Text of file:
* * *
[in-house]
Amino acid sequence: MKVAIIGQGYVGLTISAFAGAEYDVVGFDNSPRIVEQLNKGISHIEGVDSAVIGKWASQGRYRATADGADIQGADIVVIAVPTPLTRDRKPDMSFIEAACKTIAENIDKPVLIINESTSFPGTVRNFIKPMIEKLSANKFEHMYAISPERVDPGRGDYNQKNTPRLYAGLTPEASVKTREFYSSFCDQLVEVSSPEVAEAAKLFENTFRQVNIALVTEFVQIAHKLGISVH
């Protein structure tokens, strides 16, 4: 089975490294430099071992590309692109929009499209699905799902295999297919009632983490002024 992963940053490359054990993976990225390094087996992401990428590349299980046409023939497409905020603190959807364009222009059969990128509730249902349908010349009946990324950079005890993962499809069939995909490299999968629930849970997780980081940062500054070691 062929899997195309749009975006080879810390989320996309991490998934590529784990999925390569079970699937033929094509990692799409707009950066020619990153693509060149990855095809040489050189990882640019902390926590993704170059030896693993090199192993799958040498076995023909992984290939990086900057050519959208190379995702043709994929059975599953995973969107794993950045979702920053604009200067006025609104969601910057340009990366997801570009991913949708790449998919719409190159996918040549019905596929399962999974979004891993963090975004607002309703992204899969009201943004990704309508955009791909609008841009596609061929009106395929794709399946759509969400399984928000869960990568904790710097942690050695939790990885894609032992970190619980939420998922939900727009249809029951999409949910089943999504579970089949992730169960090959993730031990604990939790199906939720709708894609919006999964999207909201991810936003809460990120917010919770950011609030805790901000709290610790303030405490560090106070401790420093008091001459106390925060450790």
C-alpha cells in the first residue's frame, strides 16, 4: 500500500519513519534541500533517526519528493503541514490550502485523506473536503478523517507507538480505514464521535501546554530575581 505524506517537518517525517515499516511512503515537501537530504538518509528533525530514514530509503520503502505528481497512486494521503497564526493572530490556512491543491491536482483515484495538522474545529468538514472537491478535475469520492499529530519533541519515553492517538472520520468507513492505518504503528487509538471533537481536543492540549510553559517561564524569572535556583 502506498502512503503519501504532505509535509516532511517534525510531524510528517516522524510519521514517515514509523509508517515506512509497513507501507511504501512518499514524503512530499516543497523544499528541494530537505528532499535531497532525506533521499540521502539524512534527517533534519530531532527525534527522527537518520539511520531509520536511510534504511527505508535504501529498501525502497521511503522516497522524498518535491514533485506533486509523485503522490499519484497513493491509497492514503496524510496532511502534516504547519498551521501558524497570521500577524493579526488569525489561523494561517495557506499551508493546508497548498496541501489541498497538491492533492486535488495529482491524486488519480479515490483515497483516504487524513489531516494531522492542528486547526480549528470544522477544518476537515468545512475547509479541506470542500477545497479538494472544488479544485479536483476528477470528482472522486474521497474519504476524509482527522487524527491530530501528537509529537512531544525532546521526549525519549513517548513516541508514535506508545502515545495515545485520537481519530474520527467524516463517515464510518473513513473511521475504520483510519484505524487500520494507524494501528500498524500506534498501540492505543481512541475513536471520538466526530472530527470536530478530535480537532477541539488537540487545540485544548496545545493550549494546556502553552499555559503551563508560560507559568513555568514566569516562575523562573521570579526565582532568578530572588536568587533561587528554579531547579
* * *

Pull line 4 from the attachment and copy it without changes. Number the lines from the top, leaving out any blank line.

C-alpha cells in the first residue's frame, strides 16, 4: 500500500519513519534541500533517526519528493503541514490550502485523506473536503478523517507507538480505514464521535501546554530575581 505524506517537518517525517515499516511512503515537501537530504538518509528533525530514514530509503520503502505528481497512486494521503497564526493572530490556512491543491491536482483515484495538522474545529468538514472537491478535475469520492499529530519533541519515553492517538472520520468507513492505518504503528487509538471533537481536543492540549510553559517561564524569572535556583 502506498502512503503519501504532505509535509516532511517534525510531524510528517516522524510519521514517515514509523509508517515506512509497513507501507511504501512518499514524503512530499516543497523544499528541494530537505528532499535531497532525506533521499540521502539524512534527517533534519530531532527525534527522527537518520539511520531509520536511510534504511527505508535504501529498501525502497521511503522516497522524498518535491514533485506533486509523485503522490499519484497513493491509497492514503496524510496532511502534516504547519498551521501558524497570521500577524493579526488569525489561523494561517495557506499551508493546508497548498496541501489541498497538491492533492486535488495529482491524486488519480479515490483515497483516504487524513489531516494531522492542528486547526480549528470544522477544518476537515468545512475547509479541506470542500477545497479538494472544488479544485479536483476528477470528482472522486474521497474519504476524509482527522487524527491530530501528537509529537512531544525532546521526549525519549513517548513516541508514535506508545502515545495515545485520537481519530474520527467524516463517515464510518473513513473511521475504520483510519484505524487500520494507524494501528500498524500506534498501540492505543481512541475513536471520538466526530472530527470536530478530535480537532477541539488537540487545540485544548496545545493550549494546556502553552499555559503551563508560560507559568513555568514566569516562575523562573521570579526565582532568578530572588536568587533561587528554579531547579